Histone octamer transfer by a chromatin-remodeling complex. (7/12332)RSC, an abundant, essential chromatin-remodeling complex related to SWI/SNF complex, catalyzes the transfer of a histone octamer from a nucleosome core particle to naked DNA. The newly formed octamer-DNA complex is identical with a nucleosome in all respects. The reaction requires ATP and involves an activated RSC-nucleosome intermediate. The mechanism may entail formation of a duplex displacement loop on the nucleosome, facilitating the entry of exogeneous DNA and the release of the endogenous molecule. (+info)
Differential transcriptional activity associated with chromatin configuration in fully grown mouse germinal vesicle oocytes. (8/12332)It was previously shown that fully grown ovarian germinal vesicle (GV) oocytes of adult mice exhibit several nuclear configurations that differ essentially by the presence or absence of a ring of condensed chromatin around the nucleolus. These configurations have been termed, respectively, SN (surrounded nucleolus) and NSN (nonsurrounded nucleolus). Work from our and other laboratories has revealed ultrastructural and functional differences between these two configurations. The aims of the present study were 1) to analyze the equilibrium between the SN and the NSN population as a function of the age of the mice and the time after hCG-induced ovulation and 2) to study the polymerase I (pol I)- and polymerase II (pol II)-dependent transcription in both types of oocytes through the detection of bromouridine incorporated into nascent RNA. We show 1) that ovarian GV oocytes exhibiting the SN-type configuration can be found as soon as 17 days after birth in the C57/CBA mouse strain and 2) that the SN:NSN ratio of ovarian GV oocytes is very low just after hCG-induced ovulation and then increases progressively with the time after ovulation. Furthermore, we demonstrate that the SN configuration correlates strictly with the arrest of both pol I- and pol II-dependent transcription in mice at any age. Finally, we show that ribosomal genes are located at the outer periphery of the nucleolus in the NSN configuration and that pol I-dependent perinucleolar transcription sites correspond to specific ultrastructural features of the nucleolus. Altogether, these results provide clear-cut criteria delineating transcriptionally active GV oocytes from those that are inactive, and confirm that the SN-type configuration is mostly present in preovulatory oocytes. (+info)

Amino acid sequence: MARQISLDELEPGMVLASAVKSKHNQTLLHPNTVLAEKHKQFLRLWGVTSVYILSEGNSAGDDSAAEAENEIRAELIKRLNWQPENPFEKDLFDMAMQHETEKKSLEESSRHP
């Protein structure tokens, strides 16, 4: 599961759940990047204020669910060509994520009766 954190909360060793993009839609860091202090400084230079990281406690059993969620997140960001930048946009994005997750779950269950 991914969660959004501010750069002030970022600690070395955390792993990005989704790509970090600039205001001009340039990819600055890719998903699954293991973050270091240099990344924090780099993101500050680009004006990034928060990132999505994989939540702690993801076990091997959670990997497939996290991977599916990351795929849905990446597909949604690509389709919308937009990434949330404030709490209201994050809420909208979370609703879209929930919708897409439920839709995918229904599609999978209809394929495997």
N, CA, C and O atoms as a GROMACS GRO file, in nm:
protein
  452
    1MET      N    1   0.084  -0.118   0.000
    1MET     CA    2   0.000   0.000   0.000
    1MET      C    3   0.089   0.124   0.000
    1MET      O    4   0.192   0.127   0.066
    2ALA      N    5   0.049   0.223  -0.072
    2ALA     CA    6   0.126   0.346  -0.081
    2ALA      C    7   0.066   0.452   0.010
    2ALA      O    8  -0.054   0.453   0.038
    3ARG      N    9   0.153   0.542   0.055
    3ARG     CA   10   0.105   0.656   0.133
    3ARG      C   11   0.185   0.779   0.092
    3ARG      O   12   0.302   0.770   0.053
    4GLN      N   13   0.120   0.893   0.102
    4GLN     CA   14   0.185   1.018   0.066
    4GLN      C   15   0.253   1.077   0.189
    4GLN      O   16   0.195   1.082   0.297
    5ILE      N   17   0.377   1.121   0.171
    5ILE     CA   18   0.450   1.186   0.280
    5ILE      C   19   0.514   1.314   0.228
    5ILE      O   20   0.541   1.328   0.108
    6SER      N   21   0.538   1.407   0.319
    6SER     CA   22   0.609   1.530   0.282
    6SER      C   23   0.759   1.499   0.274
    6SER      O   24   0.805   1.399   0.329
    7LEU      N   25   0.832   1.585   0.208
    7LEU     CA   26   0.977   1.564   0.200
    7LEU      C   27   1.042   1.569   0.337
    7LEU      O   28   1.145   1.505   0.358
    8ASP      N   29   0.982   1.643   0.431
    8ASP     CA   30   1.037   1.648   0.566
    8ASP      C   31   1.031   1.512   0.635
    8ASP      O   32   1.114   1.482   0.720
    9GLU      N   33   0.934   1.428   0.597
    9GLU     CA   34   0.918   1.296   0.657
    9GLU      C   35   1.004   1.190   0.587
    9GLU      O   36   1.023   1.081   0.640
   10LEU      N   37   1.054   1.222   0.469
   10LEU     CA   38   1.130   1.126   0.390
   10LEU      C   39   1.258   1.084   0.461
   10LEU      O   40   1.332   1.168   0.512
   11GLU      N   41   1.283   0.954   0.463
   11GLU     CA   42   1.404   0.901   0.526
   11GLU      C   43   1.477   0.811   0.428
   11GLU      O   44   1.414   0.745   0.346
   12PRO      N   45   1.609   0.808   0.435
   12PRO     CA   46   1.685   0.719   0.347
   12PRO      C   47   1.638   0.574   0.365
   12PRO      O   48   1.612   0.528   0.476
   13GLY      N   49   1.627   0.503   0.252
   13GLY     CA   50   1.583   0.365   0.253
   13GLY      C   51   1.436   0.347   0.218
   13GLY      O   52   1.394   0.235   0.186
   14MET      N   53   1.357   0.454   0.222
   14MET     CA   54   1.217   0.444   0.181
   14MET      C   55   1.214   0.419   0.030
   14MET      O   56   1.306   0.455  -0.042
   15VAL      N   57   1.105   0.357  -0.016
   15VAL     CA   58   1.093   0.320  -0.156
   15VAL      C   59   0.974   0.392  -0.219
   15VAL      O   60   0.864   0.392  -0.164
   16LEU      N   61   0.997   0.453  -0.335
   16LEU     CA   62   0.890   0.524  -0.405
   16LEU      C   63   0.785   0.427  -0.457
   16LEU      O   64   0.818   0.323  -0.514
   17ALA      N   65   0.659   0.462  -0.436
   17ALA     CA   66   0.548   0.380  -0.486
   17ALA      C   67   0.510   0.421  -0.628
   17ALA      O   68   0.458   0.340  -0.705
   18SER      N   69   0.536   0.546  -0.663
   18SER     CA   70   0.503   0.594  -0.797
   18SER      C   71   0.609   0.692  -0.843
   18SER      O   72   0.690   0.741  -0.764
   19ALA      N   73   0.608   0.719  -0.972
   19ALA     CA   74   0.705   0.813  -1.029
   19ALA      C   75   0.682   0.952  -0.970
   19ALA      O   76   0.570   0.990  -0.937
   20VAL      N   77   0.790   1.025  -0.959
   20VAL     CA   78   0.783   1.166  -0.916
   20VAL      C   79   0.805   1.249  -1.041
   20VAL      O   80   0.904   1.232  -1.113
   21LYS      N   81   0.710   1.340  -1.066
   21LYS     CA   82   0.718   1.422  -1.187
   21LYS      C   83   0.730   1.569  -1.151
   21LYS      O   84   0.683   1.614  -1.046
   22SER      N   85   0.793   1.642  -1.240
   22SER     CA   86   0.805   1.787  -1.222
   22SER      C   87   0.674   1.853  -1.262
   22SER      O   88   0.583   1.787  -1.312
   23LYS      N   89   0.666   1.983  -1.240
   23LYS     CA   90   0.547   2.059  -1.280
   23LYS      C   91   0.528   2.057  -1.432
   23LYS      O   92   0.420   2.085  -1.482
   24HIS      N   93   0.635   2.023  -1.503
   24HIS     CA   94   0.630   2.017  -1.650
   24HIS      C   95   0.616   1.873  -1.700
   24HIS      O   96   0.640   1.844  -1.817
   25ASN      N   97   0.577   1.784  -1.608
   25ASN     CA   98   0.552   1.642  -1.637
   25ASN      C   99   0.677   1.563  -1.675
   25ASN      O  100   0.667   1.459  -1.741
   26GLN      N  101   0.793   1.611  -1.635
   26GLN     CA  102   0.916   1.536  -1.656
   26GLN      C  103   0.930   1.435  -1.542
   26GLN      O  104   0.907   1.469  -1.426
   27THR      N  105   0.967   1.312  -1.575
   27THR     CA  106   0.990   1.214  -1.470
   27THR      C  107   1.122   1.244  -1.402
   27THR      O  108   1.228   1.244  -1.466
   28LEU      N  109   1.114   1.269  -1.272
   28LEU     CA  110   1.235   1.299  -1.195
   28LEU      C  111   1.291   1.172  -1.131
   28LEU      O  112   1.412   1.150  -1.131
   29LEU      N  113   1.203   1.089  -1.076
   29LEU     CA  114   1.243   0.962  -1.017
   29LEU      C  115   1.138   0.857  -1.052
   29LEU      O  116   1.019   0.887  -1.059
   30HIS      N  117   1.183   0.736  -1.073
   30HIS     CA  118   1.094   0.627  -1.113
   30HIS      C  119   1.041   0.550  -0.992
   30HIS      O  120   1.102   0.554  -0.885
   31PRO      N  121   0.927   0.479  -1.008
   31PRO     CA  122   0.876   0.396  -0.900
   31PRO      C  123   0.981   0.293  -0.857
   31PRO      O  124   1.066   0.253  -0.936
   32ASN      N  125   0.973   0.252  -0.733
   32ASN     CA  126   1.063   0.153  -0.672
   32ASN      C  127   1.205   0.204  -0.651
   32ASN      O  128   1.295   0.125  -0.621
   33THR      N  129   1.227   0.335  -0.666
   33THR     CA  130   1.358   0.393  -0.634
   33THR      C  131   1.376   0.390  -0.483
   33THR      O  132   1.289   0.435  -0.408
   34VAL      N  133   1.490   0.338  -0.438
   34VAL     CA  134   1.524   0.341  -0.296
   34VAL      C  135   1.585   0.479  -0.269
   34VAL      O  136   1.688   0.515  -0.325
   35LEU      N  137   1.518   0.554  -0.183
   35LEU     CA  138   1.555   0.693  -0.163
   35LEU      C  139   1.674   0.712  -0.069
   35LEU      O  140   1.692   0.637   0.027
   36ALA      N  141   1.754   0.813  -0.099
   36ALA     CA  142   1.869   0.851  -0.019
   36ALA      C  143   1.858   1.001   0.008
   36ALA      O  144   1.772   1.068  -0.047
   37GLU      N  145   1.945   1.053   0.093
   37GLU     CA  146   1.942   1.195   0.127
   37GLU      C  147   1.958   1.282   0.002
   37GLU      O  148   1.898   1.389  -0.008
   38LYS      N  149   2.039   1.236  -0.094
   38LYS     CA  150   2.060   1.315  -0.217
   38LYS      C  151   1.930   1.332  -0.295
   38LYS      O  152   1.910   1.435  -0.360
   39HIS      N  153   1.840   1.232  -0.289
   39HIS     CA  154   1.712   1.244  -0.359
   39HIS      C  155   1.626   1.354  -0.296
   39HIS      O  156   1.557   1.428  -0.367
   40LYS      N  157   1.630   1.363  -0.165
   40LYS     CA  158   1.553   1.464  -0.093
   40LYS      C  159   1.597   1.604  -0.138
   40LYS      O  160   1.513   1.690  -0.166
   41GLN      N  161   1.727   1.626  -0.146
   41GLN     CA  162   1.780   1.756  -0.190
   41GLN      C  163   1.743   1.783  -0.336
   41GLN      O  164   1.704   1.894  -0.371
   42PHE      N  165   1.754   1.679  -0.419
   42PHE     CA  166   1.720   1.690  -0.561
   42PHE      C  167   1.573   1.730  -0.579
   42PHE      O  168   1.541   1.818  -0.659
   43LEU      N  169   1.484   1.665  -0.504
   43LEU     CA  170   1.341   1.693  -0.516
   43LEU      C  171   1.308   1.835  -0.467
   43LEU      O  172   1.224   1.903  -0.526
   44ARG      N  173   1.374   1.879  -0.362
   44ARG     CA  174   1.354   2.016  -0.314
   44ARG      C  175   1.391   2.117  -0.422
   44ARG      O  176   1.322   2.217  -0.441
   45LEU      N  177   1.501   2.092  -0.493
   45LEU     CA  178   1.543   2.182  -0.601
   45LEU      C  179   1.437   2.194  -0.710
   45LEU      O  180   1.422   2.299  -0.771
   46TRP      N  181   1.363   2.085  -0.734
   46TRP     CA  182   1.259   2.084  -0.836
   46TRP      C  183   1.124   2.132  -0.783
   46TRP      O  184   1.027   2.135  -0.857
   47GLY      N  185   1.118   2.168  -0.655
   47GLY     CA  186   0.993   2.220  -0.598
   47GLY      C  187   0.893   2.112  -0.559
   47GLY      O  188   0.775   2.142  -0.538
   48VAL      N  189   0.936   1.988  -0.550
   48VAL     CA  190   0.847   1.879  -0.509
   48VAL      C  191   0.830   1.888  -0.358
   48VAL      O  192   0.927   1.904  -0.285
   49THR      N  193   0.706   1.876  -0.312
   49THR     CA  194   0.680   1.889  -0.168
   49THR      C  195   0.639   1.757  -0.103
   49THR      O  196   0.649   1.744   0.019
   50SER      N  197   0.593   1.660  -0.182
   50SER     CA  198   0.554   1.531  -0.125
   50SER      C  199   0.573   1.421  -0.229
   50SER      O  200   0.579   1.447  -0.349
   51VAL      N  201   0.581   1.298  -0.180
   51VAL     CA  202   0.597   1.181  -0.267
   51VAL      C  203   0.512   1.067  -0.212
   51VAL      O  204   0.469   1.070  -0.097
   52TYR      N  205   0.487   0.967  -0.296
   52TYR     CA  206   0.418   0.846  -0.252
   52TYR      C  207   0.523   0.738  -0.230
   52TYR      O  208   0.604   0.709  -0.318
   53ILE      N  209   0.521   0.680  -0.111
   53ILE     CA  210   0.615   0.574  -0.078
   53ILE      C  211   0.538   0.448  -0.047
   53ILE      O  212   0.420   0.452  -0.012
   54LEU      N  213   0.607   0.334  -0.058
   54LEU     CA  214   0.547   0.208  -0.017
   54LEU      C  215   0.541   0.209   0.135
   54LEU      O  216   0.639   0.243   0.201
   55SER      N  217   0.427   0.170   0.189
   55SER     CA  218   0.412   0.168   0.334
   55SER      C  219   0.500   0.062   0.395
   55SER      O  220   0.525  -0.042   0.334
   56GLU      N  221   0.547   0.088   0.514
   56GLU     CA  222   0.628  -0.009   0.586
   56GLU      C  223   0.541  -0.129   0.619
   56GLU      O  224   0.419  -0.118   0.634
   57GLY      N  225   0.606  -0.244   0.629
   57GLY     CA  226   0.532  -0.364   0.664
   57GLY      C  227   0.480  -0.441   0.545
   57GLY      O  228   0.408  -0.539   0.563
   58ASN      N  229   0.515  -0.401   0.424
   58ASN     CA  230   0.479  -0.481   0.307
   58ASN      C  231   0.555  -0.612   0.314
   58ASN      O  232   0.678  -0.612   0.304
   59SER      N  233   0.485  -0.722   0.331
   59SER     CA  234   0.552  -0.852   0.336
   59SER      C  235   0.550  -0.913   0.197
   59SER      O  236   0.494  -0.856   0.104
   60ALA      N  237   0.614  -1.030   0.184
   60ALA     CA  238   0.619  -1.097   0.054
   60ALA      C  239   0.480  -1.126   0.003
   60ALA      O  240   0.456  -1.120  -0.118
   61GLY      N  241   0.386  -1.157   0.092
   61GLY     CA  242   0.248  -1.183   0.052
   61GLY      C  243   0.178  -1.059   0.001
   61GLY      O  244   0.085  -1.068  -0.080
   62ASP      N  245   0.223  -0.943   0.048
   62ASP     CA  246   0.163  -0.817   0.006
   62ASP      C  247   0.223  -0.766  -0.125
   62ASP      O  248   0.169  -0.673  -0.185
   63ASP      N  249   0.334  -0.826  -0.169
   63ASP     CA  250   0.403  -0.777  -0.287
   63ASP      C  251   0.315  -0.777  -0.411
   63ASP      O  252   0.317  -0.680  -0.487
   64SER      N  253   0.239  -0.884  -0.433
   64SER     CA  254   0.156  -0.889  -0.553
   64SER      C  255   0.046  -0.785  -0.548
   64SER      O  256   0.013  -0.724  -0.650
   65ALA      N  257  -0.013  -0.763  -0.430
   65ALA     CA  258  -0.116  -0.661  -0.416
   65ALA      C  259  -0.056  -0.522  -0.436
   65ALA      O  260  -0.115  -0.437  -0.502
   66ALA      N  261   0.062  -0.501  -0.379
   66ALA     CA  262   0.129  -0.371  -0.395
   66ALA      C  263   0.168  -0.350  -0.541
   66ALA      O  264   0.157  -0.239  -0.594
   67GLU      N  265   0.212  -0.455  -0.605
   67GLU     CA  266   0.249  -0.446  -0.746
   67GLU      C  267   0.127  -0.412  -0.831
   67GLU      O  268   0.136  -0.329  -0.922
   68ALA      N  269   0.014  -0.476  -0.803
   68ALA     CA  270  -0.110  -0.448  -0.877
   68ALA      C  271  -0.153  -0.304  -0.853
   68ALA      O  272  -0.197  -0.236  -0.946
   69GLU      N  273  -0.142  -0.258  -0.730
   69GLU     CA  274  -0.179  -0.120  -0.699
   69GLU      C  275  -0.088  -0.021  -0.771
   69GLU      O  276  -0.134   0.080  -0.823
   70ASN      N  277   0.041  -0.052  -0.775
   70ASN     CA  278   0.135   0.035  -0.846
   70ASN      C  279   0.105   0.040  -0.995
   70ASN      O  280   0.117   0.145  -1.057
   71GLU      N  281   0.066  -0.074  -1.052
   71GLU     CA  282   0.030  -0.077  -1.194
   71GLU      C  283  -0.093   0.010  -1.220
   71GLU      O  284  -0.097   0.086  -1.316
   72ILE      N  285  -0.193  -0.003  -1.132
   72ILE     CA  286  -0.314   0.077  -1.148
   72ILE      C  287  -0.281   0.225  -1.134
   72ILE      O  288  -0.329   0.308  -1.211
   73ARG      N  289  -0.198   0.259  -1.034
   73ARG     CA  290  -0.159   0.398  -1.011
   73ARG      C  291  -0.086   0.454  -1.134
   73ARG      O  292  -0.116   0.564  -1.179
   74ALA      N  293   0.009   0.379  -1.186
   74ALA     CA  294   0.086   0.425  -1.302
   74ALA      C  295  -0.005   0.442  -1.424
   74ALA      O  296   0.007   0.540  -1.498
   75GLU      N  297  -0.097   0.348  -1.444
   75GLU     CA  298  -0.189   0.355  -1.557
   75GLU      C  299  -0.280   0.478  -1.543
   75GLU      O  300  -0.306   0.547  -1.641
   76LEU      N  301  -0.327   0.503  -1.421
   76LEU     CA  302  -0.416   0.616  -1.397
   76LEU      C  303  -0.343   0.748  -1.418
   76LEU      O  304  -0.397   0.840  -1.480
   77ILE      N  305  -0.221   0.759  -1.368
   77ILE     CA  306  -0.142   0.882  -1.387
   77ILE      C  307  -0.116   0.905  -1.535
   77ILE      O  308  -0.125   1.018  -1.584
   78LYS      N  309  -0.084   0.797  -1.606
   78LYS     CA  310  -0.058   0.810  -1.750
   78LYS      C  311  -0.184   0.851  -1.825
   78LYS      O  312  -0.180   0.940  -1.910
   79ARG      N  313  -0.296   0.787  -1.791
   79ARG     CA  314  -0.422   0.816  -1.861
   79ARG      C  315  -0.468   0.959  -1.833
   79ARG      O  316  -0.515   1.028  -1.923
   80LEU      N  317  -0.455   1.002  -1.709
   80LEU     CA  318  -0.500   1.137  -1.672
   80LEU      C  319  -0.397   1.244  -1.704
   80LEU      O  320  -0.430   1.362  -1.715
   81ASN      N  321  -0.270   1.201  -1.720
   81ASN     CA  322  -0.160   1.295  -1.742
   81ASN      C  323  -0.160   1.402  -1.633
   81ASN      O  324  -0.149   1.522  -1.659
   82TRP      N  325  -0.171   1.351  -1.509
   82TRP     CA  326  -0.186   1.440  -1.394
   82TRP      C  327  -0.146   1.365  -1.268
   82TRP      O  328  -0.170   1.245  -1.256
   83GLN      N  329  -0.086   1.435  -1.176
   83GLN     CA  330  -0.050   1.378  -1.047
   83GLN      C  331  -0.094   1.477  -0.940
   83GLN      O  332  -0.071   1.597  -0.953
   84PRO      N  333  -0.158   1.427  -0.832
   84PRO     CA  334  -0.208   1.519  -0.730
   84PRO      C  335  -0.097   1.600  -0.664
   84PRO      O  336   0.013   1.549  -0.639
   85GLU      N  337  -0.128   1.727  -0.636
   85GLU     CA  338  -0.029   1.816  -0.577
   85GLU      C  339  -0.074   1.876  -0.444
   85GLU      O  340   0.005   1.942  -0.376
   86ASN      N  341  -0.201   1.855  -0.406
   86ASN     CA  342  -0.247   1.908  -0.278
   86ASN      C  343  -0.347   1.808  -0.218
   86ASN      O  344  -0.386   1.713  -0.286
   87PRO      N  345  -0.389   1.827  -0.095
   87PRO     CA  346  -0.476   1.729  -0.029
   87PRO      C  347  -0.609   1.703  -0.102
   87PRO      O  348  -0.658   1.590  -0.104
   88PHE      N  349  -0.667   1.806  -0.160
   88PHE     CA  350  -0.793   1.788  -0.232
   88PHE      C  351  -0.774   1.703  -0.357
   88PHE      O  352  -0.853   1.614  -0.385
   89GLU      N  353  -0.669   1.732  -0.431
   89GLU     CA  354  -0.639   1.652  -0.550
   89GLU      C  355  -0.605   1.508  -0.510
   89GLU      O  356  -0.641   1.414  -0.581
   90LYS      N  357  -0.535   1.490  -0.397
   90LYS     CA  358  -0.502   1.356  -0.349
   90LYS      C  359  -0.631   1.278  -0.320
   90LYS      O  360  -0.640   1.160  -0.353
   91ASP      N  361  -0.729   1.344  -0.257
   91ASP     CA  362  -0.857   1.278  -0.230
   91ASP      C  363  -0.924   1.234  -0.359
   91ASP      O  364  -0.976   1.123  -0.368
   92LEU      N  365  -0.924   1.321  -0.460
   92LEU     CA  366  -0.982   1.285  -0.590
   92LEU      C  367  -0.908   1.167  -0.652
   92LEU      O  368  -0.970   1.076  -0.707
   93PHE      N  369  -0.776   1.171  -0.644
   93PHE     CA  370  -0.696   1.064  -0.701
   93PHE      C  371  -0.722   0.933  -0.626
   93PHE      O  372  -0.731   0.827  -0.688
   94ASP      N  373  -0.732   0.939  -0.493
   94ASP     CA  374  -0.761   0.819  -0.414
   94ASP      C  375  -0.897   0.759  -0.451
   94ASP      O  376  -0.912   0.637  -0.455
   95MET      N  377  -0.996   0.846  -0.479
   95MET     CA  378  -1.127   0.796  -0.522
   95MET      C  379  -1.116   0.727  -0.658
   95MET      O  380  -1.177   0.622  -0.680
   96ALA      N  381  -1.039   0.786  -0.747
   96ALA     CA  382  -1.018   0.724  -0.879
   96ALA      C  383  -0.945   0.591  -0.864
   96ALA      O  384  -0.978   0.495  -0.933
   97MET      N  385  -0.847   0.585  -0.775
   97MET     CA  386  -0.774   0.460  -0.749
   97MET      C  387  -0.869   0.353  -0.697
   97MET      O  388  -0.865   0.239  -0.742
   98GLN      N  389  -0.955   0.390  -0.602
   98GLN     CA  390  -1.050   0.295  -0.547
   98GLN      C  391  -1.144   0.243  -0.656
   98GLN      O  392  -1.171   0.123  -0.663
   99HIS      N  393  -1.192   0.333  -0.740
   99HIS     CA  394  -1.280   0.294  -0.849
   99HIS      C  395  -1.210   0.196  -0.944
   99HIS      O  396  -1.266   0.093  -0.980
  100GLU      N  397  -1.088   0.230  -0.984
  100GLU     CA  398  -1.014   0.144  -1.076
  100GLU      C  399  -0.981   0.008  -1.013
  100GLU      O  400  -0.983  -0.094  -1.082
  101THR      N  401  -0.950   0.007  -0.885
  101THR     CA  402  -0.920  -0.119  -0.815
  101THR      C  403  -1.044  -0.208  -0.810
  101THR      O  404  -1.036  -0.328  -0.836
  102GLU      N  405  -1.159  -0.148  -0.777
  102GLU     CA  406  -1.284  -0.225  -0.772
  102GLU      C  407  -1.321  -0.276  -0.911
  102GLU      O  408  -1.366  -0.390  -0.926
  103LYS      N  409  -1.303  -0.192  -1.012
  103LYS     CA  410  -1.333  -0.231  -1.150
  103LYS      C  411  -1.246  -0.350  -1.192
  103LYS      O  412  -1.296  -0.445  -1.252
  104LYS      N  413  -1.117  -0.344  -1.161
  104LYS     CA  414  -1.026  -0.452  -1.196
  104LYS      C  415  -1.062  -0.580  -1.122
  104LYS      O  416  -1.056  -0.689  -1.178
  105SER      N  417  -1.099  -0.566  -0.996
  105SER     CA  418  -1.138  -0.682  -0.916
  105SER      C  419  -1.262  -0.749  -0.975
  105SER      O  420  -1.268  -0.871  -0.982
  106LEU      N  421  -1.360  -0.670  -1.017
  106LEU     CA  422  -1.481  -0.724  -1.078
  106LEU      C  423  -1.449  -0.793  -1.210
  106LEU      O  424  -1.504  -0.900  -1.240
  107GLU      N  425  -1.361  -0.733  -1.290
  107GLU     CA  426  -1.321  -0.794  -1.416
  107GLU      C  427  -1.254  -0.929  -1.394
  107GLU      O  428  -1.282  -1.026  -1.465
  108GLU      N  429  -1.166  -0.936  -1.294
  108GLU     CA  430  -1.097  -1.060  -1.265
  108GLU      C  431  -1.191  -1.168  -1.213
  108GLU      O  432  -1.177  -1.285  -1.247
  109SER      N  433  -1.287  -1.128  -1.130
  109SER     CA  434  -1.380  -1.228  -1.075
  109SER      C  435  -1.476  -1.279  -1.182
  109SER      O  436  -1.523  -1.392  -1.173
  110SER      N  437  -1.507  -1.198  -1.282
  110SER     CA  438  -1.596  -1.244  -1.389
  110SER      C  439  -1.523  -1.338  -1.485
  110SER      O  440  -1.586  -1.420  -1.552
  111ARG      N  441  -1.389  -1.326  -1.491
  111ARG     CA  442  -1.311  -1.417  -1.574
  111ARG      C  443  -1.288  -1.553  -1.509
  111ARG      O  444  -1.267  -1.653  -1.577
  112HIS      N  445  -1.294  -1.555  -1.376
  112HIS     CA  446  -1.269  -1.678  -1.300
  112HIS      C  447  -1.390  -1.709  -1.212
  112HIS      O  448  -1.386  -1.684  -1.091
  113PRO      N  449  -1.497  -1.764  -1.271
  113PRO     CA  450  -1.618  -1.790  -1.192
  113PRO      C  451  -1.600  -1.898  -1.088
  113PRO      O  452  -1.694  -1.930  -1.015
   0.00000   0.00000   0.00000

... recent chromatin publications and news Protocol for in vitro Chromatin Assembly ENCODE threads Explorer Chromatin patterns at ... Elements of chromatin structure: histones, nucleosomes, and fibres, p. 1-26. In S. C. R. Elgin (ed.), Chromatin structure and ... When the chromatin decondenses, the DNA is open to entry of molecular machinery. Fluctuations between open and closed chromatin ... When chromatin is condensed, the nucleus becomes more rigid. When chromatin is decondensed, the nucleus becomes more elastic ...
Generally, native chromatin is used as starting chromatin. As histones wrap around DNA to form nucleosomes, they are naturally ... Chromatin+immunoprecipitation at the US National Library of Medicine Medical Subject Headings (MeSH) EpigenomeNOE.com Chromatin ... However, it demands highly specific primers for detection of the target cell chromatin from the foreign carrier chromatin ... Mild formaldehyde crosslinking followed by nuclease digestion has been used to shear the chromatin. Chromatin fragments of 400 ...
... s may serve as a marker of cancer activity. Chromatin bridges may form by any number of processes wherein ... Chromatin bridges are easiest and most readily visible when observing chromosomes stained with DAPI. DNA bridges appear to be a ... Chromatin bridge is a mitotic occurrence that forms when telomeres of sister chromatids fuse together and fail to completely ... A chromatin bridge may also be observed using indirect immunofluorescence, in which anti-tubulin emits a green coloration when ...
The developmentally regulated process of resolving bivalent chromatin is aided by the activity of ATP-chromatin remodelers such ... However, in bivalent chromatin, both types of regulators are interacting with the same domain at the same time. Bivalent ... Bivalent chromatin domains are found in embryonic stem (ES) cells and play an important role in cell differentiation. When ... Bivalent chromatin are segments of DNA, bound to histone proteins, that have both repressing and activating epigenetic ...
Epigenetics & Chromatin